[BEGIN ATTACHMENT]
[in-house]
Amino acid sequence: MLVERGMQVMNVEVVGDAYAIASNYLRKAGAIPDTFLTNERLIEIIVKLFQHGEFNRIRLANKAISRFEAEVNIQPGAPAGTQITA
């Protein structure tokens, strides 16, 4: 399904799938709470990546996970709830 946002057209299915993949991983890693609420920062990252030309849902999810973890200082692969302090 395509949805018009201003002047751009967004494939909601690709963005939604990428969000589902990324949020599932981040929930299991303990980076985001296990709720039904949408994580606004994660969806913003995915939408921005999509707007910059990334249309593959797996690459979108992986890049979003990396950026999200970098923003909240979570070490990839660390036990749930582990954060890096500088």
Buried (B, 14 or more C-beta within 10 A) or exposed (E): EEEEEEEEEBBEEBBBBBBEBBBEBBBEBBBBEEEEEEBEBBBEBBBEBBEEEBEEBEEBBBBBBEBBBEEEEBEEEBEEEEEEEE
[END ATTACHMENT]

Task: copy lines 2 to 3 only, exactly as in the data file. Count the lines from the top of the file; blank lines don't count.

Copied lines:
Amino acid sequence: MLVERGMQVMNVEVVGDAYAIASNYLRKAGAIPDTFLTNERLIEIIVKLFQHGEFNRIRLANKAISRFEAEVNIQPGAPAGTQITA
């Protein structure tokens, strides 16, 4: 399904799938709470990546996970709830 946002057209299915993949991983890693609420920062990252030309849902999810973890200082692969302090 395509949805018009201003002047751009967004494939909601690709963005939604990428969000589902990324949020599932981040929930299991303990980076985001296990709720039904949408994580606004994660969806913003995915939408921005999509707007910059990334249309593959797996690459979108992986890049979003990396950026999200970098923003909240979570070490990839660390036990749930582990954060890096500088």